Check out our list of the top Master’s Degree in History programs below.
Harvard University’s branch of continuing education, Harvard Extension School, offers a Master of Liberal Arts in History. The program focuses primarily on American history, enabling prospective students to pull from their surroundings in historic Cambridge, MA. Though the program is not entirely in-person, as it is a hybrid program, it does require students to take at least three of their 12 courses on Harvard’s Massachusetts campus.
Arizona State, or ASU, is one of the top providers of remote learning in the country. Their fully online accelerated program gives students added flexibility, efficiency, and value. Because of their intensive 7.5-week courses, students can complete their program in as little as one year. It’s important to note that ASU offers two different tracks for its Master of Arts in History: thesis and non-thesis.
Florida’s state university in Miami has robust in-person graduate program offerings in its history department. Students can choose from three different Master of Arts in History degree options: report, thesis, and public history.
The report option is similar to the thesis option in that it still requires a two-semester research project. However, the approval and revision process is less intensive than in the thesis option, which requires a thesis committee of at least three faculty members. Finally, the public history track is intended for students interested in pursuing a career in museum curation and education. In addition to a two-semester research project, it requires an internship at a historical institution and courses in Public History, Museum Studies, and Art History.
What Can You Do With a Master’s Degree in History?
A Master’s Degree in History isn’t a professional graduate degree, nor is it straightforward. You can pursue a few different careers with this master’s degree. It all depends on your interests and on what you want to do long-term.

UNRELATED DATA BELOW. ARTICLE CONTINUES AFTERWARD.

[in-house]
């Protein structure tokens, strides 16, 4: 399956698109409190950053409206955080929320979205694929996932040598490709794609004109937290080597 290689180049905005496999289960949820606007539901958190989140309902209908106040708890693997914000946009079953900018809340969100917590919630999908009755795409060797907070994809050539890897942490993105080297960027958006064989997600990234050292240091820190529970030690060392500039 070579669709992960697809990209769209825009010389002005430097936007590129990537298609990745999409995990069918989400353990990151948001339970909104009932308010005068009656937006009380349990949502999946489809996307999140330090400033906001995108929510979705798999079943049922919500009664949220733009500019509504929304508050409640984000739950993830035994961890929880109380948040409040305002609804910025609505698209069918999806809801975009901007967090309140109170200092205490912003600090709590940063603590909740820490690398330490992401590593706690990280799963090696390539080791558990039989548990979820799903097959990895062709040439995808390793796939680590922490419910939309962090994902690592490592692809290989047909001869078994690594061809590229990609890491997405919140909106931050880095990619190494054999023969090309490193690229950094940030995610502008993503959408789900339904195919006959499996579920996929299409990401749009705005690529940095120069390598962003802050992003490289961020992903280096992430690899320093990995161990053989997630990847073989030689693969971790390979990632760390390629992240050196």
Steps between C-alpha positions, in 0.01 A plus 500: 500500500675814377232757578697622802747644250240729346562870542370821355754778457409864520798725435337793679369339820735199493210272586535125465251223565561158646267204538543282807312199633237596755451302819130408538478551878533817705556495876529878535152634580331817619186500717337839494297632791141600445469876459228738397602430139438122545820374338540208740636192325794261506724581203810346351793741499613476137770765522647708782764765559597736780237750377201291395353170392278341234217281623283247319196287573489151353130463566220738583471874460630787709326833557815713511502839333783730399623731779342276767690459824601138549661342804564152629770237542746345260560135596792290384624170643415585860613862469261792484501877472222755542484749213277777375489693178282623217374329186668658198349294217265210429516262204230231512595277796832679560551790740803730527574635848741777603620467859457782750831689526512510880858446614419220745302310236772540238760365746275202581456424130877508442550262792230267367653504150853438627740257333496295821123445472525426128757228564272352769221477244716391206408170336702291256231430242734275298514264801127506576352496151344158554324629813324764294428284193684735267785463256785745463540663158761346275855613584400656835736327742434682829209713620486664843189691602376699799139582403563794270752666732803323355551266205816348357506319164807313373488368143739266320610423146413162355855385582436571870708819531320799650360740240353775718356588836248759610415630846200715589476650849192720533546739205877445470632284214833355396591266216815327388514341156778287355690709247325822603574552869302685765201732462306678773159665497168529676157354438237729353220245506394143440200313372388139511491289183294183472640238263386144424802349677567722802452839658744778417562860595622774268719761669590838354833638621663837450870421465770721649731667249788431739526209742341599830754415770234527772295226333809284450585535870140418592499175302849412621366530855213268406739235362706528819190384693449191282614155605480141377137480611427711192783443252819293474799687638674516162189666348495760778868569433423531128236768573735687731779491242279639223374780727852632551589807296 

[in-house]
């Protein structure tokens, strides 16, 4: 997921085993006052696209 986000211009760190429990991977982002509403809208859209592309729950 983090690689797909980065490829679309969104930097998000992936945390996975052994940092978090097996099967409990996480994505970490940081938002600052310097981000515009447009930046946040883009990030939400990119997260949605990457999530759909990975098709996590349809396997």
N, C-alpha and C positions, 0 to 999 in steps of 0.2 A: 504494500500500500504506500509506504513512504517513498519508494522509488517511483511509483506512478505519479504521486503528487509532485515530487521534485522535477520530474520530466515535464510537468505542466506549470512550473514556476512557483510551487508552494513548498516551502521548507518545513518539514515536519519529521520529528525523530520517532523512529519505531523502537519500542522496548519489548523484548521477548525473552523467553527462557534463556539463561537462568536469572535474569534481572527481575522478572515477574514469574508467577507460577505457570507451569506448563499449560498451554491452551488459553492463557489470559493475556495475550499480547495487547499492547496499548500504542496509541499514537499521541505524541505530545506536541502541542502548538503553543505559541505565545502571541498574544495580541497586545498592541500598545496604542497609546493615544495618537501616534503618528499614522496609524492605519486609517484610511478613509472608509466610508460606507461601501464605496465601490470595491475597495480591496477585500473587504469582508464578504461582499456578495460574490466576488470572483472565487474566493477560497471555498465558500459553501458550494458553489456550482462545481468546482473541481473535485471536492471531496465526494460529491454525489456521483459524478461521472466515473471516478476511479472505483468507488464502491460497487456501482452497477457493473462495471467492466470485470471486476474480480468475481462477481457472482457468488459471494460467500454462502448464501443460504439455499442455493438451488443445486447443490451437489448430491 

Career Prospects with a Master’s Degree in History
Here are just a few of the careers you will be qualified to pursue after obtaining your Master’s Degree in History.
Many states require teachers to get a master’s degree in their area of specialization. With a Master’s Degree in History, you can be a specialized history teacher at any level from K-12.
Curator or Guide at Museum or Historical Site
Think about your favorite historical sites: the Liberty Bell, the Lincoln Memorial, the Museum of African American History. All of these places have a team of curators and workers. As a Master’s Degree in History graduate, you could work at a site or a museum relevant to your studies.
Historian and History Professor (after completing your doctoral degree)
With a Master’s Degree in History, you can go on to pursue your PhD in History. With a PhD in History, you will be eligible to pursue a career in academia as a historian. Most working historians are also university professors and split their time between research and teaching.
Should You Get Your Master’s Degree in History?
Do you get excited when you learn something new about the past? Do you appreciate identifying change over time? If the answer to these questions is yes, you might just be a natural historian.
Getting your Master’s Degree in History will help you deepen your history practice and will open up professional opportunities in teaching and museum curatorship.
Job Outlook and Salaries for History Graduates
There is no shortage of teaching opportunities for history graduates. According to the Bureau of Labor Statistics, rising student enrollment is motivating a rise in the demand for high school teachers. The mean annual salary for a high school teacher, nationally, is just over $61,000.
Meanwhile, the BLS states that Archivists, Curators, and Museum workers have even better job prospects, with opportunities expected to grow by 11 percent through 2029. The annual mean salary for these job titles is $49,850.
About us: Career Karma is a platform designed to help job seekers find, research, and connect with job training programs to advance their careers. Learn about the CK publication.